Southern Ireland in January
It was about 1:45am, just 15 minutes before our alarm went off when the phone rang. It was Julie, the automated system from American Airlines alerting us our flight to Chicago had been canceled. My wife and I were rebooked on the next flight from San Francisco, still providing plenty of time to connect to the Dublin flight. We had intentionally planned for a long layover so we could visit with family and dine at a Chicago institution, Gino’s East Side Pizza. With less than three hours at the O’Hare airport, Gino’s would have to wait for another trip.
Onboard the flight to Dublin, the American Airlines cabin crew was attentive and catered to our every need. After dinner, I opted to skip the viewing of “”Ratatouille”” and went for a sleeping aid. In seven short hours, we would awake in Dublin and begin our southern Ireland adventure sponsored by CIE Tours.
Upon arrival in Ireland, my wife Shauna and I picked up the Hertz hire car and set off for the Irish countryside, but not before a stop at the Guinness Storehouse for an education of Ireland’s premier malted beverage. The tour of the facility is designed around a five story high “”pint glass”” where various stages of the brewing process is explained along with a hands on viewing of the company’s rich history. We were treated to a pint of Guinness once we reach the fifth floor along with breathtaking views of Dublin.
With the jet lag starting to take effect, we decided to set off for our bed & breakfast about 90 minutes from Dublin in the charming community of Rathdrum, County Wicklow. Gerry, the owner of the Abainn Mor House met us at the door and immediately offered a warm pot of tea. The house was very comfortable with a variety of activities available including bicycle rentals and billiards. After unpacking, we set off to town for dinner and came across Jacob’s Well, a family friendly public house with a great Irish stew and of course a seemingly endless supply of Guinness.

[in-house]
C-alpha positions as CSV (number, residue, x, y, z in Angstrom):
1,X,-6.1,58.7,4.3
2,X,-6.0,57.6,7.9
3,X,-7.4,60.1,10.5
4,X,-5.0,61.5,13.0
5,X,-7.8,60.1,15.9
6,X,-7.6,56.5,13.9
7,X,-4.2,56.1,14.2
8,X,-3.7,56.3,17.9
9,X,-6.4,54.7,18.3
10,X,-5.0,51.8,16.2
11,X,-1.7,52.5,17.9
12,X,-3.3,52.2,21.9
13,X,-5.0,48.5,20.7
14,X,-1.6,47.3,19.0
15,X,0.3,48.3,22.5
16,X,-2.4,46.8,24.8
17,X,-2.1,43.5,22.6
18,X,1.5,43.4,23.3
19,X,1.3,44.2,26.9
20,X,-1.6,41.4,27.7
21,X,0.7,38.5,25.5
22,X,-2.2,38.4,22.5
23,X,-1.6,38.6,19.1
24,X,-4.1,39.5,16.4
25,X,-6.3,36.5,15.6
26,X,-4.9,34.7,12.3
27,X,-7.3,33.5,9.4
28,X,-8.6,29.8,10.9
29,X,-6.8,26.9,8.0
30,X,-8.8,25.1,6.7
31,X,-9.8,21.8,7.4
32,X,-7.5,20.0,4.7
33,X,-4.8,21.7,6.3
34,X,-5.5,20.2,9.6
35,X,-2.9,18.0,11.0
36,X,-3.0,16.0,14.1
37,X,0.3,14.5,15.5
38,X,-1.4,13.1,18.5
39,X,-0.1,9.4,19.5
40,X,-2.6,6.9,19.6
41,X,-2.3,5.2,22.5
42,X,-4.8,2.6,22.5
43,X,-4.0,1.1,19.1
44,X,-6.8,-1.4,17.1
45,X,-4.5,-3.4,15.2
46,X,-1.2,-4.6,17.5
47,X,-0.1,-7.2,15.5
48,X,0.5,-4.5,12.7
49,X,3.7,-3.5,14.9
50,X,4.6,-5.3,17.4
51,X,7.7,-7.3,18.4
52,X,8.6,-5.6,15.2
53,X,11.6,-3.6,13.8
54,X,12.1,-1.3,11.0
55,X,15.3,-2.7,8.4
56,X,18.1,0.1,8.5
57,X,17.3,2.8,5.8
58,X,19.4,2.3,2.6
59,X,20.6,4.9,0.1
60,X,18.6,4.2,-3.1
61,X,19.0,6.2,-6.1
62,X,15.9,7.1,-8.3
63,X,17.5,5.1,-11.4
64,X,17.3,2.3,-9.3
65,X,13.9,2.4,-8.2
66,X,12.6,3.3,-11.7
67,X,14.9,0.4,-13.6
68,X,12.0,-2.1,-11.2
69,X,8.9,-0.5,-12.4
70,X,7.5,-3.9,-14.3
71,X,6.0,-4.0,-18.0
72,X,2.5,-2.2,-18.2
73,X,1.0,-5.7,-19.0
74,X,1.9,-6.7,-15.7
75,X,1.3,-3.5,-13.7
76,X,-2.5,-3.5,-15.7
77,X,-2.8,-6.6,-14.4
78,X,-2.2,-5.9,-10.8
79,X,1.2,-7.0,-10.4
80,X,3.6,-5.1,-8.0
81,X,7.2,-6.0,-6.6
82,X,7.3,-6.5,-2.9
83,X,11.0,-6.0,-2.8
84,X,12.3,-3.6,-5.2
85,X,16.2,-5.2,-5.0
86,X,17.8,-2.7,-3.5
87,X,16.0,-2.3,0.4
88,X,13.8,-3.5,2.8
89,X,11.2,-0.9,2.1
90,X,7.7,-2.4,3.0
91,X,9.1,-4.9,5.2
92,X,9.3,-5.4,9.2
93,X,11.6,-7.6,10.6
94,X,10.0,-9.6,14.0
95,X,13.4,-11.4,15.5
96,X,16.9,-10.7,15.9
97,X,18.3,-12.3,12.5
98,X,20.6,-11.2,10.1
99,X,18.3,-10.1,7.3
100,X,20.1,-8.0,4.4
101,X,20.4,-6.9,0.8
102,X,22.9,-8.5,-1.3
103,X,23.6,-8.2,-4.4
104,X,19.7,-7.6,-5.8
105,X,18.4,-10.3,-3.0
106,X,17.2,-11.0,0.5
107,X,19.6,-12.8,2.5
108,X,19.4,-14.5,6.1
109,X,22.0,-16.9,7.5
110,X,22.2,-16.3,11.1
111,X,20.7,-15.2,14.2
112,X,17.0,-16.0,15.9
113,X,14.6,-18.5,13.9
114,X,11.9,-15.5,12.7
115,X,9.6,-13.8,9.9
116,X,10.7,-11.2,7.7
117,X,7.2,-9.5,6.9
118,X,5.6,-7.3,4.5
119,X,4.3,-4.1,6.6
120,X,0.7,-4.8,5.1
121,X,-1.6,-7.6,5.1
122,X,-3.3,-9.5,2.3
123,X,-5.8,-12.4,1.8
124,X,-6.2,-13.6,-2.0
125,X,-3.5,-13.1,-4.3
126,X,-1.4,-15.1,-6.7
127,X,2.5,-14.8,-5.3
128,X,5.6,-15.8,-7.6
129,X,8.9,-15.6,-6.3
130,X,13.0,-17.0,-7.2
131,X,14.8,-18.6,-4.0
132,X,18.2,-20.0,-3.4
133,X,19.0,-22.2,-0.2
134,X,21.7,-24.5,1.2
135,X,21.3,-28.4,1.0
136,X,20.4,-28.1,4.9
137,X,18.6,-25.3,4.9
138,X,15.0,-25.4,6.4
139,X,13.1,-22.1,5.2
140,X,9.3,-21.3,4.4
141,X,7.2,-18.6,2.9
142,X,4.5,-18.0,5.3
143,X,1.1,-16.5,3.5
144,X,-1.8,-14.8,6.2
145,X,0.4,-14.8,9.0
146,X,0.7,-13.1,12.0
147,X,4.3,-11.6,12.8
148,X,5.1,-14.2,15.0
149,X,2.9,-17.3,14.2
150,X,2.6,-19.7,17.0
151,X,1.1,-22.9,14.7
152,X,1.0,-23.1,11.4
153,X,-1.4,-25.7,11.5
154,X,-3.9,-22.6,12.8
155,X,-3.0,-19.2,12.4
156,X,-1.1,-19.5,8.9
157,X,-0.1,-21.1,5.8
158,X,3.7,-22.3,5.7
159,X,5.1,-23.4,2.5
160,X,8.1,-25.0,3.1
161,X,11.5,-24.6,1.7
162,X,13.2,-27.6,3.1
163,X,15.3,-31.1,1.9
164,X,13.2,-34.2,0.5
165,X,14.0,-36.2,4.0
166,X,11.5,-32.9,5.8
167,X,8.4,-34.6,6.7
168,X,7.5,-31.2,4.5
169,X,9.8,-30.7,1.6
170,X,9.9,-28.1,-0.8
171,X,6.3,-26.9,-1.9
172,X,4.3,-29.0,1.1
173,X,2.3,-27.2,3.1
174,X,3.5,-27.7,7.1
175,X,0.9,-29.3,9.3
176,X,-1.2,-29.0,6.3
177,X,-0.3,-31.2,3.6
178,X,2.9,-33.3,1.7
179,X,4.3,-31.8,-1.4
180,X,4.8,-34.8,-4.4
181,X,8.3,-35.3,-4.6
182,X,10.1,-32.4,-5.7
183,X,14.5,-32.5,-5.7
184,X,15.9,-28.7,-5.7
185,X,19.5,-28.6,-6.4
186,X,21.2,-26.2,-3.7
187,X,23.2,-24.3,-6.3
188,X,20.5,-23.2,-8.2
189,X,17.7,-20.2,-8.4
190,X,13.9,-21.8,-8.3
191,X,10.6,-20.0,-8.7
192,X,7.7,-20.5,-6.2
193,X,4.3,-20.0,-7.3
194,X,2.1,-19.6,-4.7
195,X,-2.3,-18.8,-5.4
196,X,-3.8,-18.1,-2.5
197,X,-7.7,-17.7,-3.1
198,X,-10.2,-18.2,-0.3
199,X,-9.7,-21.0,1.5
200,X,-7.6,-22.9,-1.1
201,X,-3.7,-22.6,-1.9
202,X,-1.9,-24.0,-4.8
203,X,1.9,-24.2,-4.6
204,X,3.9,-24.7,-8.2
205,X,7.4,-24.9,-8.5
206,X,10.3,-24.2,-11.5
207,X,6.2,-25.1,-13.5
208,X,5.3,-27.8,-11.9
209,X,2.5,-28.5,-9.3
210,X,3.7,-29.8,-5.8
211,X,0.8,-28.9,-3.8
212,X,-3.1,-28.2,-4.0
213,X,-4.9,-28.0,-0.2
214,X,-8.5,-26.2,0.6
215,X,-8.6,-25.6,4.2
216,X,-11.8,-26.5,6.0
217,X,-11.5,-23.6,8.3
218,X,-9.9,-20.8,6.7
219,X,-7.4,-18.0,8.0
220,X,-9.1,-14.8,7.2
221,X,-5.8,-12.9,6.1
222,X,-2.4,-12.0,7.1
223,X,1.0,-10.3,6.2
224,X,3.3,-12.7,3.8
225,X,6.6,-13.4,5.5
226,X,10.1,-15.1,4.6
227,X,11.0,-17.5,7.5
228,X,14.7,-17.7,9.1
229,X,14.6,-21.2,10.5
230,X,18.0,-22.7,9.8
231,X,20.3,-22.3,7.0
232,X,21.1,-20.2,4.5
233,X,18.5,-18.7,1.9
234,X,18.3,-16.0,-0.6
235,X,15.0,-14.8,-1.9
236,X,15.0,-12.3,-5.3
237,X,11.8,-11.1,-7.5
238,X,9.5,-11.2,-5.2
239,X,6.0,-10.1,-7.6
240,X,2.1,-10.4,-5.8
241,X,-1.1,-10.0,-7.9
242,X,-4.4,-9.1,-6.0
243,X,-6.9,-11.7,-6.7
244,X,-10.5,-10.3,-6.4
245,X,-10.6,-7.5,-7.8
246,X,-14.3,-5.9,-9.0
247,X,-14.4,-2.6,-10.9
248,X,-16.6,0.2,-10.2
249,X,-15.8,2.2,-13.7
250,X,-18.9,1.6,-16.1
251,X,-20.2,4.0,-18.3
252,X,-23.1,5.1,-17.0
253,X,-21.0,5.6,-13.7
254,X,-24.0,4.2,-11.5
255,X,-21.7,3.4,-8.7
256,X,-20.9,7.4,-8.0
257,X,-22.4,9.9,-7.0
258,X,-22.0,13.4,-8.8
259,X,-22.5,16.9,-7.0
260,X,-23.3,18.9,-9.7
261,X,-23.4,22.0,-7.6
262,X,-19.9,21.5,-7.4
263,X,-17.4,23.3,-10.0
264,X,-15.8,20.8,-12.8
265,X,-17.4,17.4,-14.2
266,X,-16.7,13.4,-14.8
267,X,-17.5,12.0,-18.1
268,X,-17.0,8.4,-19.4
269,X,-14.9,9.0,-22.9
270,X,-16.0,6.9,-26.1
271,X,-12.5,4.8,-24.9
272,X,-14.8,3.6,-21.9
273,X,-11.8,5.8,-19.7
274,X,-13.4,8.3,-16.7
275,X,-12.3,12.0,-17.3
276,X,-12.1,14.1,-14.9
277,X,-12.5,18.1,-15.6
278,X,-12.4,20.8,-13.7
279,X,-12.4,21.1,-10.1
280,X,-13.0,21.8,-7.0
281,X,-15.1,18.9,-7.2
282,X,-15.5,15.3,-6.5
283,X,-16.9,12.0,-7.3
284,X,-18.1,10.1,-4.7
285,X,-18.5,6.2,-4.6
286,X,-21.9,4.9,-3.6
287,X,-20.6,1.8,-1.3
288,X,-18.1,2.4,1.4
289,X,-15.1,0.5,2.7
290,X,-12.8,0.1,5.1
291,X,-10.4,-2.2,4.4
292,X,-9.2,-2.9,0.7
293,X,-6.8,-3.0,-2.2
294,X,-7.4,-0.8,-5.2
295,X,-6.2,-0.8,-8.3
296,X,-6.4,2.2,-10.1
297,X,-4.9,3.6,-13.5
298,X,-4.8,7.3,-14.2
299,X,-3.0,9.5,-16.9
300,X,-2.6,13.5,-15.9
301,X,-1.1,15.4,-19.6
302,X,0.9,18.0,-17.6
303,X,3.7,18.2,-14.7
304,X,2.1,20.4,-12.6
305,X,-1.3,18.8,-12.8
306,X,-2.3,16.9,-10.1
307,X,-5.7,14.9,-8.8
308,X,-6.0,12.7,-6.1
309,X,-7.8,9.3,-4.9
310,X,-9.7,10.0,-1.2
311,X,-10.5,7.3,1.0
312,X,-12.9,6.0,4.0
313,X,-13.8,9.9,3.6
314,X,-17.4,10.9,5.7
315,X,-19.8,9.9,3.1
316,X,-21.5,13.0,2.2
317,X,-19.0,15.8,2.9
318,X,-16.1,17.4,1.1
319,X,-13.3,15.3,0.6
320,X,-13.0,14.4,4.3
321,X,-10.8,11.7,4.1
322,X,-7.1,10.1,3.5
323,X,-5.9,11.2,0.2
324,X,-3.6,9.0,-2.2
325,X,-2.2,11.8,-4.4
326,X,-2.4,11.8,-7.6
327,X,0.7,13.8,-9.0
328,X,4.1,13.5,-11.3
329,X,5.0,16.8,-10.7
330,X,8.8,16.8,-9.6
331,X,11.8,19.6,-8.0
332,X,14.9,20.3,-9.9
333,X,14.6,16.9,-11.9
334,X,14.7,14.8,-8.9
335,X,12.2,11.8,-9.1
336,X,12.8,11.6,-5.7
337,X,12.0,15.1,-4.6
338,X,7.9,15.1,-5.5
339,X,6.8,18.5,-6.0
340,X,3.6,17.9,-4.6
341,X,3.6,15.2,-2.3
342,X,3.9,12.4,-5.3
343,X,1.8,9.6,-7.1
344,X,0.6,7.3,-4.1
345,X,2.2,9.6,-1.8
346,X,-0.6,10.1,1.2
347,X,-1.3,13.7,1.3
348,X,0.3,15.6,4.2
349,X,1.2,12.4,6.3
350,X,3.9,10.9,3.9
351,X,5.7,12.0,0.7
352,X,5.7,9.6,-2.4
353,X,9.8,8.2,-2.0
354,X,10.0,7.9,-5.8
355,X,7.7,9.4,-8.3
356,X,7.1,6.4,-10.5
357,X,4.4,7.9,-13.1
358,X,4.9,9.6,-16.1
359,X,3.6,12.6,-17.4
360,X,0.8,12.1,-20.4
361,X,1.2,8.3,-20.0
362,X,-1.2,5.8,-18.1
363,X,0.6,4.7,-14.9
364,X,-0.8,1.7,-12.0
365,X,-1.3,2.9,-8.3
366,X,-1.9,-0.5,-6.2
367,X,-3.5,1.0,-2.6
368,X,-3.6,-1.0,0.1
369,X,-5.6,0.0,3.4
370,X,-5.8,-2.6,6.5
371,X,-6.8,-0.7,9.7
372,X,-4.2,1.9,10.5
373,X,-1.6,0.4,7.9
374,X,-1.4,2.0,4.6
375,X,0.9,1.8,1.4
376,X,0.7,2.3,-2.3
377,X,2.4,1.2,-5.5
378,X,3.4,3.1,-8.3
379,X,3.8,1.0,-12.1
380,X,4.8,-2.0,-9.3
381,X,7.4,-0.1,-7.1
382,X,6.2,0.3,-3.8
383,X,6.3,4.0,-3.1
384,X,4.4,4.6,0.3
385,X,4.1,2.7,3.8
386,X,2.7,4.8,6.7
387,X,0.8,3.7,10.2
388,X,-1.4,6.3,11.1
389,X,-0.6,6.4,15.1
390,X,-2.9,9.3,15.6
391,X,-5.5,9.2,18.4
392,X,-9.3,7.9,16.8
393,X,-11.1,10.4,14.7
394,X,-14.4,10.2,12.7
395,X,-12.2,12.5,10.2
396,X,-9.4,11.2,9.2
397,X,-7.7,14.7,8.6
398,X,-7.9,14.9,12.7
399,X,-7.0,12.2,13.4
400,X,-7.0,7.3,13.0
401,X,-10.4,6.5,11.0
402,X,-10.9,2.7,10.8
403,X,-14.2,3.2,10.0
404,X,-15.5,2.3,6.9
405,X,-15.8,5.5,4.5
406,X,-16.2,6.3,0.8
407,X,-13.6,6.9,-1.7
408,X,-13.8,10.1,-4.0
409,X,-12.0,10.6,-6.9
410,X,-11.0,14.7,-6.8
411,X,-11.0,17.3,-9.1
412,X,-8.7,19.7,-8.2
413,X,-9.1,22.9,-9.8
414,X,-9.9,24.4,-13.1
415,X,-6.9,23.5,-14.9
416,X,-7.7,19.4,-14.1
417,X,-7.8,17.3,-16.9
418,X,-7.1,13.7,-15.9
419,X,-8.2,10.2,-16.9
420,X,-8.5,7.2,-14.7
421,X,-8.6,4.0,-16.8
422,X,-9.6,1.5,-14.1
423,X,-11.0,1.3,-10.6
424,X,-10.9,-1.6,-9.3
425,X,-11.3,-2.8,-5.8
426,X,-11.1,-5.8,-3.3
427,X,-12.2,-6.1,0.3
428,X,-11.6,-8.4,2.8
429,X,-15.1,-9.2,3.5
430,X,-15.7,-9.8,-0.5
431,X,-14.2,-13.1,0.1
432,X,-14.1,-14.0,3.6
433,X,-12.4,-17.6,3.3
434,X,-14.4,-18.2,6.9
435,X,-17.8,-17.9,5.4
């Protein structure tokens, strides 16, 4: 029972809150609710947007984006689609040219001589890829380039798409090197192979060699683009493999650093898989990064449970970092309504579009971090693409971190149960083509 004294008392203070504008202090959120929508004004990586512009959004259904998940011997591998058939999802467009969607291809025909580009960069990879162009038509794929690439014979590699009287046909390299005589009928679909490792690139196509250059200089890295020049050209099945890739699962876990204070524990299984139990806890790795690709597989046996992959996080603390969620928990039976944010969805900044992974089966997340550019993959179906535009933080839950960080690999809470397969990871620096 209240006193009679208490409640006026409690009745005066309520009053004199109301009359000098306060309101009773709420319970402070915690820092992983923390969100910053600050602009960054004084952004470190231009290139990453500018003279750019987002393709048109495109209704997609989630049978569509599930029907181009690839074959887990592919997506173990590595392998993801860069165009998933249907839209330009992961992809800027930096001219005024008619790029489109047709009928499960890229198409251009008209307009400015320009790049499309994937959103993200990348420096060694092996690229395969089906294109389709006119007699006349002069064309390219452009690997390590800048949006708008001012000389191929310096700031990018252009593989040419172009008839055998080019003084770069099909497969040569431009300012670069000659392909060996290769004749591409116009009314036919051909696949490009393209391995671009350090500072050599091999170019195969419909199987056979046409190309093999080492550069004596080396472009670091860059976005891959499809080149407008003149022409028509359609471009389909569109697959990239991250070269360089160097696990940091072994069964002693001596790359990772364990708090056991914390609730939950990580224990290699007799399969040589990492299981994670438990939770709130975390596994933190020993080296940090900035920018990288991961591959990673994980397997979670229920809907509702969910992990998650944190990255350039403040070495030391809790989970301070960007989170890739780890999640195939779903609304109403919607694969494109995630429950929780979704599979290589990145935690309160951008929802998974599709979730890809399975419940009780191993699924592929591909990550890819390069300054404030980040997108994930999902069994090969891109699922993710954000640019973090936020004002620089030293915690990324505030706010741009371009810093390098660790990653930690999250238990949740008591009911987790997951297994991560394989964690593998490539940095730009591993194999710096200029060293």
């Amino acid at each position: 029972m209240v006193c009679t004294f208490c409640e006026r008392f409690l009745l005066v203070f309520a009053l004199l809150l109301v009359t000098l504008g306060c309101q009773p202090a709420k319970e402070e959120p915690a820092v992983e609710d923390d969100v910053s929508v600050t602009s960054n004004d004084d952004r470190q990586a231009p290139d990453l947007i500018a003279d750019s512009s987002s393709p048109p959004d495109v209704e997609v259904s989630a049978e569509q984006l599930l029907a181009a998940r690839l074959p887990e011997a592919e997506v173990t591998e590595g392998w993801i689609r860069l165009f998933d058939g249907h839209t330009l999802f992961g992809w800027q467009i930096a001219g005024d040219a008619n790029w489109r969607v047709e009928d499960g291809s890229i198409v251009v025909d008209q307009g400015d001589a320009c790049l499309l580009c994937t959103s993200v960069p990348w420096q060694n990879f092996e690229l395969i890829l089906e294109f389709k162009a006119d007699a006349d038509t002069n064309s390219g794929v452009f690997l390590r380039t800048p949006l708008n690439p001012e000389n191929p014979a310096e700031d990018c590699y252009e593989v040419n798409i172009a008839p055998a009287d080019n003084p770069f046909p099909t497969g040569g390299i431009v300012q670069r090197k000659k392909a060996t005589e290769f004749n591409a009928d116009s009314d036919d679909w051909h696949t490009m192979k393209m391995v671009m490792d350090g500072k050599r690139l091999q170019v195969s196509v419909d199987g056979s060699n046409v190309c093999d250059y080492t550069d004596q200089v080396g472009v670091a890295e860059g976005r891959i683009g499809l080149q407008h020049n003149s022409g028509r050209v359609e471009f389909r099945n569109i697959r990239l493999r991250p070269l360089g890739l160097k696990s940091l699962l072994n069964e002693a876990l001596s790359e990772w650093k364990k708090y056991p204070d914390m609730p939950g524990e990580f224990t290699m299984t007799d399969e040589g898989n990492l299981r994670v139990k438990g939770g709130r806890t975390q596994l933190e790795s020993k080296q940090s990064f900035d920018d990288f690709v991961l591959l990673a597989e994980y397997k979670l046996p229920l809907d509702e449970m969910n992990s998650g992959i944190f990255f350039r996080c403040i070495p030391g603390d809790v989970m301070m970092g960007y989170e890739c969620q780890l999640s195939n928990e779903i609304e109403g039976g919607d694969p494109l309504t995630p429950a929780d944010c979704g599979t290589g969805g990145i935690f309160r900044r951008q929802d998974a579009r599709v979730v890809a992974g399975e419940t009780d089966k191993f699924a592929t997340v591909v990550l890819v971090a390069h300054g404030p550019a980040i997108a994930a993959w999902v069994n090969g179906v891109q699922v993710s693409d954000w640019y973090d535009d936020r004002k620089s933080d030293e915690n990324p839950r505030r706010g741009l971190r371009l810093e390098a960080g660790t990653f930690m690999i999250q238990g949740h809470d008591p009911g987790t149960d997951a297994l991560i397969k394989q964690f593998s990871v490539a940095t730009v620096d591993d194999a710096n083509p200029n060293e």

Our second day in country began with a hearty Irish breakfast and good conversation with the inn keeper. We had planned to leave the B&B early to maximize our time, but were so engrossed in our conversation we didn’t get on the road until well after 10am! The first stop of the day took us to the Hook Lighthouse located in County Wexford. The lighthouse is one of the oldest operating lighthouses in the world, dating back to the year 1245. Guided tours are available during the summer months and a cafe is open year round.
Shauna and I set off for the picturesque town of Waterford, home of Waterford Crystal. We arrived in time for an afternoon tour. Our guide showed us various stages of the manufacturing process including molding a pitcher from raw molten crystal to hand blowing the piece to perfection. On display are various replicas of trophies and the Time Square Millennium ball that drops each New Year.
Due to the lack of daylight and a fear of getting lost on the dark country roads, we forfeited our reservation at the Heron’s Cove B&B in Goleen, County Cork. Instead we made residence for the night at the Cork Travelodge which is a minimally furnished inn with a clean, comfortable room near the carriageway. For 59EUR the price was right. A lesson learned, don’t rush and don’t expect to cover 200 miles in a single day.
Halfway through our journey and confident with my new driving skills we set off for the longest leg of our trip. The morning would start off with a visit to the Blarney Castle located just six miles from Cork.